There was also this amazing cos lettuce and herb salad with sweet and sour dressing – literally it was just greens and radish rounds, but it was so deceptively tasty!

This was so, so much food that I very nearly didn’t take up on the waitress’s offer of dessert. But it seemed a shame not to have a least a tiny sweet treat to round the meal off with, so we had a little nibble of some turkish delight and halva. The turkish delight was quite nice, though a little bit tough at the edges, like it had been left out in the fridge for a bit too long. Megan went mad for the halva, and I thought it was pretty great too, all pistachio’d deliciousness. A pot of fragrant mint tea was a leavening and refreshing end to it all (although Mum and Megan, who finished with the Turkish coffee, reported back that it was kind of horrible).

Rumi provided a really varied, interesting exploration of a cuisine that I have long wanted to be more intimately knowledgeable of. There was a high proportion of truly memorable dishes experienced, and even the less memorable ones weren’t bad, just more of an acquired taste. I’m certainly keen to try Rumi’s sister restaurant now, the ‘Lebanese pizza’ purveying The Moor’s Head. I wonder if there’s a hummus pizza? Someone should get on that.

Rumi

116 Lygon Street, Brunswick East

Ph: 9388 8255

rumirestaurant.com.au

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PM 24

As a special three-way birthday treat to ourselves, Jen, Em and I decided to splurge and have ourselves a lingering lunch at PM 24. Because of course that is the proper way to go about birthdays, with lavish French food.

PM 24 is well fancy, as you would expect. I was quite nervous on sighting the black and white tiled floors, tasteful wood furniture and charming actually-French waiters that this was going to turn into a rather expensive outing. But I was pleasantly surprised to discover that lunch at PM 24, while not being something you could conceivably afford to do every week, is actually quite good value for the quality of the food you experience.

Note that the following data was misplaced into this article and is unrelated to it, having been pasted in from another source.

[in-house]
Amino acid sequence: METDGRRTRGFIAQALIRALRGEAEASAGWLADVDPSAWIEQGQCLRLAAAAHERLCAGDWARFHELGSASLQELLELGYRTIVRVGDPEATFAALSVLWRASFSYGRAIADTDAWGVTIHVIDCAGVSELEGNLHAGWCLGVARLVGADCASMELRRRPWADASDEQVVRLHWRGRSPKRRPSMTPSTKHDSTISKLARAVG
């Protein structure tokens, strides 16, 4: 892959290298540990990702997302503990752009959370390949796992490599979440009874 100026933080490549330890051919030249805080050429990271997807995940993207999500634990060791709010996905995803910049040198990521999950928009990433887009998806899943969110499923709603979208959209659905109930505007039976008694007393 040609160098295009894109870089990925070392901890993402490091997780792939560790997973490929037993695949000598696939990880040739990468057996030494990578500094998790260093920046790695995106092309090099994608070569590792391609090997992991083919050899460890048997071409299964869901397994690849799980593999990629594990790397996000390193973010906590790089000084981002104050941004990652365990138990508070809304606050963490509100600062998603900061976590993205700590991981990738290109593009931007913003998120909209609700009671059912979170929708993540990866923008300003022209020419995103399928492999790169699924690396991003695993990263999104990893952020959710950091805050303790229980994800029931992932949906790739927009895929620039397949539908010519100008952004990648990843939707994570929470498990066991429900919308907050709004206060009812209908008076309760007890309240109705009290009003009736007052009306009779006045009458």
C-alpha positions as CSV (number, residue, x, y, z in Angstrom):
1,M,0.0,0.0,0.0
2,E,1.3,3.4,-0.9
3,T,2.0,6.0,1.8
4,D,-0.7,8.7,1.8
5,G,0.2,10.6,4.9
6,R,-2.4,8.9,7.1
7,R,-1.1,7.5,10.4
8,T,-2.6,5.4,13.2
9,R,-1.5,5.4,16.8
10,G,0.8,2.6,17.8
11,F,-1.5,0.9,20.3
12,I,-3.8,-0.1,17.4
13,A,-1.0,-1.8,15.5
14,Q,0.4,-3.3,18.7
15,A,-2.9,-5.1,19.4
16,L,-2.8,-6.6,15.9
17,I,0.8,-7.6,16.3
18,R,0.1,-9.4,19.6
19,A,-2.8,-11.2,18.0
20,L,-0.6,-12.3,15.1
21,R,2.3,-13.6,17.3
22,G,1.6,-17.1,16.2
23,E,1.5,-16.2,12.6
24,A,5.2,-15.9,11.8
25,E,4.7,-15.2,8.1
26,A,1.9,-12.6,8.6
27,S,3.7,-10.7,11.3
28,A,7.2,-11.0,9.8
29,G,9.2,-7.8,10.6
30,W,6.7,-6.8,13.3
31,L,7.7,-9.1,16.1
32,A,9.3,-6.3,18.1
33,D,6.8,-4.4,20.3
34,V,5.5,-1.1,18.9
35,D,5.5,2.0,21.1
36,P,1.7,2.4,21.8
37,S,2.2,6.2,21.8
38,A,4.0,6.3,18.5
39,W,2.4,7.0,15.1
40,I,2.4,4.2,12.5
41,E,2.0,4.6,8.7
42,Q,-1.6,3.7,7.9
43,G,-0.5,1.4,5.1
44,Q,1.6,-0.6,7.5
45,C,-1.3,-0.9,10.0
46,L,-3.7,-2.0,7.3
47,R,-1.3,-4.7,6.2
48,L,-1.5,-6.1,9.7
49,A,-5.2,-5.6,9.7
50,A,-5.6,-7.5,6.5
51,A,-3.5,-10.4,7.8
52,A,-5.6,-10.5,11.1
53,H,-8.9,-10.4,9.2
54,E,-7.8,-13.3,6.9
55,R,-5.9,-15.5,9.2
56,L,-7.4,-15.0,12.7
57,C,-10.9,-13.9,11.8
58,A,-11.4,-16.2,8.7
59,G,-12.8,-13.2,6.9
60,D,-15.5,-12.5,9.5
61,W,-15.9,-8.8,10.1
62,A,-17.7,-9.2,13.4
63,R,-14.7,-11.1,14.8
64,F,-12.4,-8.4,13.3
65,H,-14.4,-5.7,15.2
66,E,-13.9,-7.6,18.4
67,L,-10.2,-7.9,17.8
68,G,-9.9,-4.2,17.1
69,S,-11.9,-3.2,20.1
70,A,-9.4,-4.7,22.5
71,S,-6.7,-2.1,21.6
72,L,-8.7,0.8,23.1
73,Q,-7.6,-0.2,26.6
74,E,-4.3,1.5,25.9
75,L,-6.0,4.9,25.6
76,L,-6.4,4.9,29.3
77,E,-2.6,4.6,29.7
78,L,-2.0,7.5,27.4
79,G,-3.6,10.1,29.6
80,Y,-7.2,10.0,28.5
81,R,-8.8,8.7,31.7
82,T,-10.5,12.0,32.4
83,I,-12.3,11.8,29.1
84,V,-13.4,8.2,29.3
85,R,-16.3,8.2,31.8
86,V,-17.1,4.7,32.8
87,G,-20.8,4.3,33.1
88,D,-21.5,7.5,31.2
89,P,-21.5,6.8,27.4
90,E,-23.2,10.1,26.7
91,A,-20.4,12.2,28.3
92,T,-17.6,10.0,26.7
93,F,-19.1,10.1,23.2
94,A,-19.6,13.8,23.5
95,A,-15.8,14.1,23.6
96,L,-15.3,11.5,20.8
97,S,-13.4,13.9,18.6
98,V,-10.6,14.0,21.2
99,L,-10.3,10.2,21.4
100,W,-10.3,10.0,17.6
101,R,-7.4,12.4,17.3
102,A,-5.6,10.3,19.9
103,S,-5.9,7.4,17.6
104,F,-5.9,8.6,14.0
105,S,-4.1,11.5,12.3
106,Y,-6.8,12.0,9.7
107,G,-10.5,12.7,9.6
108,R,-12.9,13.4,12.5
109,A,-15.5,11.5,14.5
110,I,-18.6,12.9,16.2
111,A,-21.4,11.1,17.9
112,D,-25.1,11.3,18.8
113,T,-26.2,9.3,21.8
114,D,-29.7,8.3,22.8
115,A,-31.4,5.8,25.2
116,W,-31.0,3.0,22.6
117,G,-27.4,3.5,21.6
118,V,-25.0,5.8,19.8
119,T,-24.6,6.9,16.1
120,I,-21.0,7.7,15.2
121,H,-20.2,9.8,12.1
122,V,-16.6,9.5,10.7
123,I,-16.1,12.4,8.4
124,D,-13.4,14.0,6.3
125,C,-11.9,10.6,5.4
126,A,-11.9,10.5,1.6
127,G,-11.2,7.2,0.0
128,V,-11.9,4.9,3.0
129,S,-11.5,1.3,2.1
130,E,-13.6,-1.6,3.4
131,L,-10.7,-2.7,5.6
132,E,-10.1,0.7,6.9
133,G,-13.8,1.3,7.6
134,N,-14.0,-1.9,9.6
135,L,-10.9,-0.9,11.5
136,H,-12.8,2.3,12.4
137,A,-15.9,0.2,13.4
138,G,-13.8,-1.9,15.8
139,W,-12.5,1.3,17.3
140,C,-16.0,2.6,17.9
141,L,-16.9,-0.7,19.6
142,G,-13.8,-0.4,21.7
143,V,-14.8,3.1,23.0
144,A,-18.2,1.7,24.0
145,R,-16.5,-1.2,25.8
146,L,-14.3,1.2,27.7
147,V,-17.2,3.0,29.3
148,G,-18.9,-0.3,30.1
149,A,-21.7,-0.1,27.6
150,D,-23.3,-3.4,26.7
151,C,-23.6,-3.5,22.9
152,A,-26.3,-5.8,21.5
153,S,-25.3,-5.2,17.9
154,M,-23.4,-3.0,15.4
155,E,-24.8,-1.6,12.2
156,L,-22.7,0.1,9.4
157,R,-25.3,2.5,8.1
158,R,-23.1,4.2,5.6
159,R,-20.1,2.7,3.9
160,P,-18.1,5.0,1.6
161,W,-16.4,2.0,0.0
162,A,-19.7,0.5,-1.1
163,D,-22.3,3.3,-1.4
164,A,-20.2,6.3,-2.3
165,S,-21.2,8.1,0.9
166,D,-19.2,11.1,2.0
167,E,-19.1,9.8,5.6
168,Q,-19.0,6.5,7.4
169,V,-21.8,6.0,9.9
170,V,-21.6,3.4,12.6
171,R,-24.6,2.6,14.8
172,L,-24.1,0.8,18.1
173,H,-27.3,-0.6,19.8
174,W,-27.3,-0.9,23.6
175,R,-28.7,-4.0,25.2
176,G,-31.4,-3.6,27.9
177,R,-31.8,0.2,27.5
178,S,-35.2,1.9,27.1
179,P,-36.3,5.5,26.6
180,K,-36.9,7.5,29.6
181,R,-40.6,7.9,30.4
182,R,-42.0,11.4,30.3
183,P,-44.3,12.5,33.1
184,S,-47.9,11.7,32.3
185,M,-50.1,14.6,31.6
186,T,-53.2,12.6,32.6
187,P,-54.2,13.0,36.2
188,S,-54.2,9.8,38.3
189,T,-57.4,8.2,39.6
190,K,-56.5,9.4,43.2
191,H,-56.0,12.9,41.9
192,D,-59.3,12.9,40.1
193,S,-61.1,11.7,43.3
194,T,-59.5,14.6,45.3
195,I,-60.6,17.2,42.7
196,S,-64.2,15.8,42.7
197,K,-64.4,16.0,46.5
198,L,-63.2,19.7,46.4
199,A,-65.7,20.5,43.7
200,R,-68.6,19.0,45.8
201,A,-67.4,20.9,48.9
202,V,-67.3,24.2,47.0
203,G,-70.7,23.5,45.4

For the meaty aspects of this meal that were enjoyed by Em and Jen, you can have a look over at Em’s blog Enjoy Eat Watch, where she goes through our visit in detail. I’ll just be focusing on the vegie specifics.

First we were all offered a complimentary starter, a pumpkin veloute. This was essentially a neat little pot of very high-quality pumpkin soup with a crown of cream or perhaps creme fraiche, and scatterings of chives and croutons. Delightfully smooth and bursting with flavour for such a wee thing, it did what a starter should do and got us all very excited for what was following.

Our shared proper starter was the cheese and Jerusalem artichoke souffle with sauce fondue. I quite comprehensively lost my mind over this one. The feeling of sinking your spoon into the souffle was like the sensation of cutting through water, it was that unbelievably light. Not so light was the accompanying cheesy fondue sauce, which I kept grabbing ever more spoonfuls of while cackling manically (this is a thing with me, apparently, whenever I’m liking a dish too much I just start wildly laughing, go figure). Oh Jerusalem artichokes, I love your earthy, buttery flavour so much, I wish you weren’t such a bother to prepare otherwise I’d cook with you all the time.

My main dish was the pumpkin agnolotti with mushroom fumet and candied walnuts. Crowned with a fuzz of foam, the pasta encasing the pumpkin filling was delicately tender, and all the other flavours involved were surprisingly gentle, from the sweet tang of the soft walnuts to the woody hum of the mushrooms, all building into a tremendously well-balanced dish that creeps up on you in a savoury crescendo.